1. Chip to chip spacing - In order to give good optical performance, the thickness between both sides of the LED boards must be no greater than roughly 2.5mm (depending on chip package height). The thinner it is the better the beam. How is this accomplished? By a single dual-sided MCPCB. The majority of LED bulbs on the market have two PCBs pasted to a center aluminum post. This combination can create a chip to chip spacing of 4mm and up. The thicker it is, the worse the beam pattern becomes. Now, the HLXG bulb does not specify the specs to this spacing but this bulb appears to be using two PCBs which, unless the center aluminum post is no greater than 1mm in thickness (which it most likely is not) than this will not provide optimum optical performance. This is why LED bulbs using a single dual sided MCPCB (like the SL1) will always be better, like this...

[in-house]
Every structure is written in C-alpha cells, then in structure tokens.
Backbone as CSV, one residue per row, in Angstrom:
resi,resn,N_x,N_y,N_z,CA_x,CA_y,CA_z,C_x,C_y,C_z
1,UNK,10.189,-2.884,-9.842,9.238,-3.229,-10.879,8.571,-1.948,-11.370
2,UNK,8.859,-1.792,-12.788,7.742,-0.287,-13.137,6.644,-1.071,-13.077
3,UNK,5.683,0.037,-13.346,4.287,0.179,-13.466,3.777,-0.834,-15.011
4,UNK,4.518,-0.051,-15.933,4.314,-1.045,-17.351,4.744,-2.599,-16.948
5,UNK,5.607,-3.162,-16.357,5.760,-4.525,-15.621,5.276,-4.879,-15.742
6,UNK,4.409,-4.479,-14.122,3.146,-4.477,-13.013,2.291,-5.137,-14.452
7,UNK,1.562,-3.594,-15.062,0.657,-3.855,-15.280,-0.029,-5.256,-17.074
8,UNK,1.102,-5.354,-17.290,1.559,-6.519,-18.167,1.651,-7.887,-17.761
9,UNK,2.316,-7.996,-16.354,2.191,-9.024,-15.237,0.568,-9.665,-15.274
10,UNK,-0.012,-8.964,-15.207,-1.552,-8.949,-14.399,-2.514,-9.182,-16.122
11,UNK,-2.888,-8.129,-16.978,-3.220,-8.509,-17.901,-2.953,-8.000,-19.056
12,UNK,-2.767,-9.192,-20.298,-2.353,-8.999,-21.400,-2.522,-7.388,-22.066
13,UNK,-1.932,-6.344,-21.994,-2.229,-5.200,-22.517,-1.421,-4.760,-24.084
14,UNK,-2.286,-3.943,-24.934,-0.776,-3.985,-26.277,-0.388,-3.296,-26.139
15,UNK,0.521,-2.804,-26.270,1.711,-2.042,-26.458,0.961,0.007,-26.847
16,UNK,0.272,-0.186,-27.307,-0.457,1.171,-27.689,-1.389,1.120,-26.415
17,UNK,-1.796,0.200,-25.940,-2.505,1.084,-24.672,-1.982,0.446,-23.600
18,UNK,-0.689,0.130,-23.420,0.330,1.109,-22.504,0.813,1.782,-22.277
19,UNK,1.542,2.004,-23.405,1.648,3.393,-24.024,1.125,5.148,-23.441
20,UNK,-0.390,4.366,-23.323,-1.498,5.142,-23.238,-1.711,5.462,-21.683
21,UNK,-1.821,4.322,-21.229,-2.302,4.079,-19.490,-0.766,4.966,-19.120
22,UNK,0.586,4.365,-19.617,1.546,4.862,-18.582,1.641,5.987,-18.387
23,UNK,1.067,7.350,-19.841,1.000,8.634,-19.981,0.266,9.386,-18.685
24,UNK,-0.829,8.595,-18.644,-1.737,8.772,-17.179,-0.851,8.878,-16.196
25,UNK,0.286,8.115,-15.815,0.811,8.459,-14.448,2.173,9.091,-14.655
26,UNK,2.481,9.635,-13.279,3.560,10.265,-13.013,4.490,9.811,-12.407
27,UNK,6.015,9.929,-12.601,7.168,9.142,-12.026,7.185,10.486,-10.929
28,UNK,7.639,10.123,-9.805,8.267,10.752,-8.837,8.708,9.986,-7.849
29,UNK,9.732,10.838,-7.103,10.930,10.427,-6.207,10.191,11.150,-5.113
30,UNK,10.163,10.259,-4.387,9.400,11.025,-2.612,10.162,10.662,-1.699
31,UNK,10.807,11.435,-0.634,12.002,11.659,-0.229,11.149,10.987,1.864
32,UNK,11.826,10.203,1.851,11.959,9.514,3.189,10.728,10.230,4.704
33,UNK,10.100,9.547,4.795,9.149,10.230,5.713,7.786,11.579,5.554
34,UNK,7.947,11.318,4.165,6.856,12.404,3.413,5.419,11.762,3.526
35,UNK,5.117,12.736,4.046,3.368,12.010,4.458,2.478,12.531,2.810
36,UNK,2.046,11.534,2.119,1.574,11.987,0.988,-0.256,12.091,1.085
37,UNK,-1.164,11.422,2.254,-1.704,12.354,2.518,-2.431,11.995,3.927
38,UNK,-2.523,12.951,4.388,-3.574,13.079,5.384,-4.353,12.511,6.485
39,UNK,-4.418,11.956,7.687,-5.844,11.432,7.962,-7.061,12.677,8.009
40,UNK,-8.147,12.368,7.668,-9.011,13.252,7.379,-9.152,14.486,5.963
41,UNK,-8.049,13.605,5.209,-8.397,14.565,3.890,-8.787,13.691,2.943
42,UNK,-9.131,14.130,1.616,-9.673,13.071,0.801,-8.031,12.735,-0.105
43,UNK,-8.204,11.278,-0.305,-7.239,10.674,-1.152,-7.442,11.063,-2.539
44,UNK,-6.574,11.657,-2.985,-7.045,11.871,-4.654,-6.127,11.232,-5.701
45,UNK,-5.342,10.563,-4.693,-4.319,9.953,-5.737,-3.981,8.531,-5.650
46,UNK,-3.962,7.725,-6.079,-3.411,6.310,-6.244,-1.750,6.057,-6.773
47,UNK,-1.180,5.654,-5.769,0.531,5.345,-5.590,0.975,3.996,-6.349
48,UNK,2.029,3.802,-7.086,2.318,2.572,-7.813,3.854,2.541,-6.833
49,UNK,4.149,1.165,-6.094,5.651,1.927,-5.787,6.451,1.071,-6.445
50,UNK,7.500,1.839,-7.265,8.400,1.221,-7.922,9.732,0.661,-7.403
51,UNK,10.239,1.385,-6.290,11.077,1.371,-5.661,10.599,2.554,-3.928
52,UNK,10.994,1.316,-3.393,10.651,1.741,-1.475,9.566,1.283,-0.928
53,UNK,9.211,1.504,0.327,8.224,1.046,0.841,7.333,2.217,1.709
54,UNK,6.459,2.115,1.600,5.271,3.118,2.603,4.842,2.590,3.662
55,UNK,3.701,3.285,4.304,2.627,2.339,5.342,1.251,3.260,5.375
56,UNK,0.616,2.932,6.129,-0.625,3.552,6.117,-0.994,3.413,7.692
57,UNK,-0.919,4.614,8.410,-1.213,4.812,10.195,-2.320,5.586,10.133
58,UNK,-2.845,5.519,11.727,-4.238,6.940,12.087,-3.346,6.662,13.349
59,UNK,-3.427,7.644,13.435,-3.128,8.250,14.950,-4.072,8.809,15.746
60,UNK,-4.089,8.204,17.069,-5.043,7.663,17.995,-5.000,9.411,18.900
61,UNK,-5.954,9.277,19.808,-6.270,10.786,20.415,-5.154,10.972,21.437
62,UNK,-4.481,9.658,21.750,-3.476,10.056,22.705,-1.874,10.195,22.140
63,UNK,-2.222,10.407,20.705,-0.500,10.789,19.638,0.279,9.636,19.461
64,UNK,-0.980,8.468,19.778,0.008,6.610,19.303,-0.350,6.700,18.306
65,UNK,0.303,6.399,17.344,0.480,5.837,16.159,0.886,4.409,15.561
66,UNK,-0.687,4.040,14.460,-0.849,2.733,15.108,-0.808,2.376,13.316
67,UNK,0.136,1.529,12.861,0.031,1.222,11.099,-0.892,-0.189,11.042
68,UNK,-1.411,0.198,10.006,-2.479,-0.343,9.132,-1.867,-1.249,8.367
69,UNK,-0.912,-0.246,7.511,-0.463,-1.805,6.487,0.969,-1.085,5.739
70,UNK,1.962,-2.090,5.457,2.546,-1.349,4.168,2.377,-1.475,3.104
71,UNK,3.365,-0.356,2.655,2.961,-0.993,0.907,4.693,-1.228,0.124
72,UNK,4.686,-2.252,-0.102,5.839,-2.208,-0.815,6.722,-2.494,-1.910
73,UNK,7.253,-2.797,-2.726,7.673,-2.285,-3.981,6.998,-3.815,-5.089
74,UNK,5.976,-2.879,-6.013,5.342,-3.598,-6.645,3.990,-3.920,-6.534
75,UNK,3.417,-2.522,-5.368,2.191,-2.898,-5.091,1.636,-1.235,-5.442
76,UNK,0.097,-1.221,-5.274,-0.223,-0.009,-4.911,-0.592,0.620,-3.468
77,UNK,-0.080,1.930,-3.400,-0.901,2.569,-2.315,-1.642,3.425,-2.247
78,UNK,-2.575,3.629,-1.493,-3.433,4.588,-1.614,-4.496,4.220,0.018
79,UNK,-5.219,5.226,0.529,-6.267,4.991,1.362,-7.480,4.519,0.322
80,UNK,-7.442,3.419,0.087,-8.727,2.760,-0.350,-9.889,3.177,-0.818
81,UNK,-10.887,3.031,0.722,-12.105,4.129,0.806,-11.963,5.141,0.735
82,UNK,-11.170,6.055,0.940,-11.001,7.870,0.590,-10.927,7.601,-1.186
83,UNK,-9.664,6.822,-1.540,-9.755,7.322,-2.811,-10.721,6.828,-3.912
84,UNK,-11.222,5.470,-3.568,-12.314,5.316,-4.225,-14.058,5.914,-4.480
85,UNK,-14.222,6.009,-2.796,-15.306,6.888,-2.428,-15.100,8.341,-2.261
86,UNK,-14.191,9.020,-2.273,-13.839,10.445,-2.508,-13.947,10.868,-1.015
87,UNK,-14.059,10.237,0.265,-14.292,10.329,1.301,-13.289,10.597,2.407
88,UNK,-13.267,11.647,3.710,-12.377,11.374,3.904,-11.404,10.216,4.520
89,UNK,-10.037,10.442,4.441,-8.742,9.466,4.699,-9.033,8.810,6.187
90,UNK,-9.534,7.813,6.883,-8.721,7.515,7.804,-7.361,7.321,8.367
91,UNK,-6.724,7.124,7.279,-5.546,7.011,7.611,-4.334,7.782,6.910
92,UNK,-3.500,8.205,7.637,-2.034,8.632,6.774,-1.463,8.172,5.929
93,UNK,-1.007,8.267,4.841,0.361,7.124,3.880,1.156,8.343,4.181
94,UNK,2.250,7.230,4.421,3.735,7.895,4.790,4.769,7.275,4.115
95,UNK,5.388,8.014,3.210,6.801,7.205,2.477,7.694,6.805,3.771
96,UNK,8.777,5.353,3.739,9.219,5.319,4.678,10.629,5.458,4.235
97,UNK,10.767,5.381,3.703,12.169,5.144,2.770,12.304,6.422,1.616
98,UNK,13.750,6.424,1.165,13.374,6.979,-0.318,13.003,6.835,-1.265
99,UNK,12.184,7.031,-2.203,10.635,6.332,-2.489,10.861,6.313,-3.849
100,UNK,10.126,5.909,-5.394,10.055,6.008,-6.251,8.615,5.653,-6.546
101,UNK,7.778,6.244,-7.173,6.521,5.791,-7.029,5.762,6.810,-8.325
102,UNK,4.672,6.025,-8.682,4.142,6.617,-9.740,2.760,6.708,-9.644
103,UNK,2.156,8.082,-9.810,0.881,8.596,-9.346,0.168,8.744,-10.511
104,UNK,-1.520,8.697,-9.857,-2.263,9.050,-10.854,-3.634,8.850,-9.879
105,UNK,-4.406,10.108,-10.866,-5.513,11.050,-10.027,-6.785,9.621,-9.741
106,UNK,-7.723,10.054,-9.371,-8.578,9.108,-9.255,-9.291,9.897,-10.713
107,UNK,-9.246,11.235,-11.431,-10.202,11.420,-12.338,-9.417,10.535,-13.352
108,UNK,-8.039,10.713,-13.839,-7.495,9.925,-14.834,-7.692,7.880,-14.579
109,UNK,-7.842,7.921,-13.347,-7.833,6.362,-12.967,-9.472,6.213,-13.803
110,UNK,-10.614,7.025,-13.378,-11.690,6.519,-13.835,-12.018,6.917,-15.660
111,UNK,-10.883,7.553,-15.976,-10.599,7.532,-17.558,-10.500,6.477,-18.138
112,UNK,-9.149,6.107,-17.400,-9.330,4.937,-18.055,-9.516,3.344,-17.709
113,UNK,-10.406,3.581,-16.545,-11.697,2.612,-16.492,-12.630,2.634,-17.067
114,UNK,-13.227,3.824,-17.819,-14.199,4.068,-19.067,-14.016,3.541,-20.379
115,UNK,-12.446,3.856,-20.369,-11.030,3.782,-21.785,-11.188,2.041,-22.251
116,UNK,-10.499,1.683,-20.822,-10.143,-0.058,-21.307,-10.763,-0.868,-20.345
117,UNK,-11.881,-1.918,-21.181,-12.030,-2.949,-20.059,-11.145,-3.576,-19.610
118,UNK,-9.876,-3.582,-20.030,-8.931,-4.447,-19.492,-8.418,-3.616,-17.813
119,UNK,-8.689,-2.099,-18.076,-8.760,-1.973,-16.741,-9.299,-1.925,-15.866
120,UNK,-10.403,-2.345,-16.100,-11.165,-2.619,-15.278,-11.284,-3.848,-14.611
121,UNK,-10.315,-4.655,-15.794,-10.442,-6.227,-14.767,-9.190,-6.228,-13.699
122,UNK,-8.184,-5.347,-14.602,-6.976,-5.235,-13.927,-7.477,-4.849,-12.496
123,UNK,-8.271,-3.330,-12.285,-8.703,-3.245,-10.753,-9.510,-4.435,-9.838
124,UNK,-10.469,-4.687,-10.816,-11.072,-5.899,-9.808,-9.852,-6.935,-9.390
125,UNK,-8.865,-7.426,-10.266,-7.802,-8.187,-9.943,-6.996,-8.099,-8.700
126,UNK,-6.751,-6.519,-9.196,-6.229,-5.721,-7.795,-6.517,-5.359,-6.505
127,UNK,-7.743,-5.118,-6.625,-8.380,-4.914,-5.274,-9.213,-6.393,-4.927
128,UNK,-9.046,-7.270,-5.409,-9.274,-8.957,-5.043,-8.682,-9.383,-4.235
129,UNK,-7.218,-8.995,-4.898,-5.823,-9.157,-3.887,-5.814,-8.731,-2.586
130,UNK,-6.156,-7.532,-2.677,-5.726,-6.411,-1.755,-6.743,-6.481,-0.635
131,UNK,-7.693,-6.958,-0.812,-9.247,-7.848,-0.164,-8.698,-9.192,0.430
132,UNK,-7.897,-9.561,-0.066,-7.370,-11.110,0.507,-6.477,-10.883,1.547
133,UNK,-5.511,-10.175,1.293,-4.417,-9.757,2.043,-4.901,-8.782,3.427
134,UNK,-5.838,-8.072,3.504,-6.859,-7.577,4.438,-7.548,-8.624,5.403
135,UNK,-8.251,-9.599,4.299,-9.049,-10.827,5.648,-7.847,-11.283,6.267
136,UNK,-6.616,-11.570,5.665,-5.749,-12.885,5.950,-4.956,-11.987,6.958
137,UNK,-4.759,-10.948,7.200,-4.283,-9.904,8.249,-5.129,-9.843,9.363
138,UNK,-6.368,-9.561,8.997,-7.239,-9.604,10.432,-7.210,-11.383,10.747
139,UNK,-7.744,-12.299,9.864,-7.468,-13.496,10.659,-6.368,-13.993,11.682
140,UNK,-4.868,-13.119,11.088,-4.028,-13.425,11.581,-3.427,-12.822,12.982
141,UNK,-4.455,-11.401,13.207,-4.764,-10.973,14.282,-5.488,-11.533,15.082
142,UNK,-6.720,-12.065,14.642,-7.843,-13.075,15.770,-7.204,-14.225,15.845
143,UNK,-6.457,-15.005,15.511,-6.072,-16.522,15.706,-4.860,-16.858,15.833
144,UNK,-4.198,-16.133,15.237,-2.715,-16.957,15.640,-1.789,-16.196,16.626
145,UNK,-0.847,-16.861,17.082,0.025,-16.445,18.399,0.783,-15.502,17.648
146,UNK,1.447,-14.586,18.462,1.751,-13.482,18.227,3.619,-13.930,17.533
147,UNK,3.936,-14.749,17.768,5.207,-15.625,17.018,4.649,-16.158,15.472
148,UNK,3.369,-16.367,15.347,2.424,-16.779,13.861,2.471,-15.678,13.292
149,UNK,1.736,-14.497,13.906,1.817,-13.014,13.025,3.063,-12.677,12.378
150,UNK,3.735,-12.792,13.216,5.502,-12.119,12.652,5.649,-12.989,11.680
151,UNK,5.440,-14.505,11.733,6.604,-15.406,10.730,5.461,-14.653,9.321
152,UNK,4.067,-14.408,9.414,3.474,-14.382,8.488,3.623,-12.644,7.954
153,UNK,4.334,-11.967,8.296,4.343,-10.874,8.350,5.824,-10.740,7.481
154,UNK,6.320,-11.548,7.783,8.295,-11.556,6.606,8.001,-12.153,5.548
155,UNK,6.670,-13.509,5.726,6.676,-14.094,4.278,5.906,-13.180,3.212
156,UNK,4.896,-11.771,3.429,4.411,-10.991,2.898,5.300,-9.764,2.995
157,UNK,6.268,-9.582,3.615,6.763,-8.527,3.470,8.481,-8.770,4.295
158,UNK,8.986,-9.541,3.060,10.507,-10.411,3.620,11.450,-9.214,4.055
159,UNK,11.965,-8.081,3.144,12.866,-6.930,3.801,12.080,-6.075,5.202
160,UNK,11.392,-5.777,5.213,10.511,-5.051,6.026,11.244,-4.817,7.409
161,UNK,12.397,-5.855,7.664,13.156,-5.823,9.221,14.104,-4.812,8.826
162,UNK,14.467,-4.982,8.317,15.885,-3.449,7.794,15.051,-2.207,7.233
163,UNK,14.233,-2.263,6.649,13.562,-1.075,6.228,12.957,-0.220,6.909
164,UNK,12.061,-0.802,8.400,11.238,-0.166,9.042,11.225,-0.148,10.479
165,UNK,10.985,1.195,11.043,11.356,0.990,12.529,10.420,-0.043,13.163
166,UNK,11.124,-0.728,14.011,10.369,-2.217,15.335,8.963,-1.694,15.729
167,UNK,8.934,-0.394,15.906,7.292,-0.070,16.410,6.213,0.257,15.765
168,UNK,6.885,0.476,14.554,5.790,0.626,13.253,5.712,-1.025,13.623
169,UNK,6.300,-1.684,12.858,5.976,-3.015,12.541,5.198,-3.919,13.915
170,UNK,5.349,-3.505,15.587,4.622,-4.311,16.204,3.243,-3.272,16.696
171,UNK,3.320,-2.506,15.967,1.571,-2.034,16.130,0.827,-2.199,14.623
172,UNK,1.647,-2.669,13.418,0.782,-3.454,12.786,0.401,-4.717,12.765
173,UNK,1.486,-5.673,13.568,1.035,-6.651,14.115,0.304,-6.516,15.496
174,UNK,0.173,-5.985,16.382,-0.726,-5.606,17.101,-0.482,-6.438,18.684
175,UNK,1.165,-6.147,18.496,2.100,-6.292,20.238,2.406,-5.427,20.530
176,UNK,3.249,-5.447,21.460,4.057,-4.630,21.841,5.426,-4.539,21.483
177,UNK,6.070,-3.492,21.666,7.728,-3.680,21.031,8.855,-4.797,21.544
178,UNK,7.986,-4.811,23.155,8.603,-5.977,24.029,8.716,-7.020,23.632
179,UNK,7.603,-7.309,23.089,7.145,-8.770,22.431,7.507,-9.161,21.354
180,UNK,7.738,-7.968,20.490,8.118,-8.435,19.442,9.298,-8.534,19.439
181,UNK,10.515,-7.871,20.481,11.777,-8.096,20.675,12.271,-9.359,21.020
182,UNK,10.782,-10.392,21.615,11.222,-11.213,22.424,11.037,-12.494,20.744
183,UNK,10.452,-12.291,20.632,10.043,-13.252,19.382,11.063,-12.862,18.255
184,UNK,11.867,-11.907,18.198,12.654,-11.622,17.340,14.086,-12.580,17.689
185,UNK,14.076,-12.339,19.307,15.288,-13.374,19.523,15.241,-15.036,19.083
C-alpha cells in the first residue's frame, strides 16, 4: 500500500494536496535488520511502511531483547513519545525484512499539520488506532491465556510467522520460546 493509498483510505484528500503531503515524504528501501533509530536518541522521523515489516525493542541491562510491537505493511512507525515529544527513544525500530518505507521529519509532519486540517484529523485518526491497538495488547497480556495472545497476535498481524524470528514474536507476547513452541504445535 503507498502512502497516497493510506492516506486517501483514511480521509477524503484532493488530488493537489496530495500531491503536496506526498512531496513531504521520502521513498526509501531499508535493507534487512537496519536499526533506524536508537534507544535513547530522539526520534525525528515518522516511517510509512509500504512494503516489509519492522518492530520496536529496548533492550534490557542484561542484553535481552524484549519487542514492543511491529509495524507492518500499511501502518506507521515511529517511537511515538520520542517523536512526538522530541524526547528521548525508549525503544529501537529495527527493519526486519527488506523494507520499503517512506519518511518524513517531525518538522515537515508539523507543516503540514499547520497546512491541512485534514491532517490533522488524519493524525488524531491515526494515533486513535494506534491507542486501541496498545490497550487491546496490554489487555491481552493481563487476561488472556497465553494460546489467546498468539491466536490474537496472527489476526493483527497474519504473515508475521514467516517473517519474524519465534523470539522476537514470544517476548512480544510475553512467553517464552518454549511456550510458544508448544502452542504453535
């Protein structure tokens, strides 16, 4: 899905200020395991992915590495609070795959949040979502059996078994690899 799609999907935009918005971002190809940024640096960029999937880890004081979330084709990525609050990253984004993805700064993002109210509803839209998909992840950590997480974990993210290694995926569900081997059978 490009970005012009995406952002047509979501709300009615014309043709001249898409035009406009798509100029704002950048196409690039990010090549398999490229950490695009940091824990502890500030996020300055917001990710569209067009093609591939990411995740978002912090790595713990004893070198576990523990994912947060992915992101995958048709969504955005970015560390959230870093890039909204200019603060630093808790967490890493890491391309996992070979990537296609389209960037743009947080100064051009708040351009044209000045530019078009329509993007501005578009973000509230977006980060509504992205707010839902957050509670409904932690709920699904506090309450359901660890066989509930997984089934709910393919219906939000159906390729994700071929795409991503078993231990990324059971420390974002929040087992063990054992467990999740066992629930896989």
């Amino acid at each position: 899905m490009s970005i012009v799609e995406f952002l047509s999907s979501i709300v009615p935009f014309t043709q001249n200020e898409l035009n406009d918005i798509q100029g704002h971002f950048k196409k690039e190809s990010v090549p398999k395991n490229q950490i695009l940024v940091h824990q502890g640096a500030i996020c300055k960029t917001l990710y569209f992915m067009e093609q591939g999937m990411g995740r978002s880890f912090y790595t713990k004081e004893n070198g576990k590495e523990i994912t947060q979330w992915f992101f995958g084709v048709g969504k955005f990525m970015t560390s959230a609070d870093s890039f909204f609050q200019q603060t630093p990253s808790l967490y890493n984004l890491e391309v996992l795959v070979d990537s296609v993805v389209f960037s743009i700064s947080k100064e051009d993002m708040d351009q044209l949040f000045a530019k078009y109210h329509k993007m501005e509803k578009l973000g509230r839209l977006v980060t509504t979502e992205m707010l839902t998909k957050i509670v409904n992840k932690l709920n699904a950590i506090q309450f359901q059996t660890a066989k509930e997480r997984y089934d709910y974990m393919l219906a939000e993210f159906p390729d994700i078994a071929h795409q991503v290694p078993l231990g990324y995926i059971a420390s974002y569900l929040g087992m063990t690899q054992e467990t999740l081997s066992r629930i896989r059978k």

(EKlight LED)


    (BTauto LED)



    ​​​​​​​​​​​​​​2. Chip distance - The distance from the collar to the bottom of the last chip die must be at a precise height. Most manufacturers are mimicking the distance of the halogen filament but that is wrong! I have verified and documented that the distance on the H11/9/8 applications must be pushed up 1mm higher for optimal beam performance. For the 9005/9006 I suspect is the same however I cannot fully confirm at this time as I only have a few 9005 lamps and need a few more for testing. Other applications may or may not apply.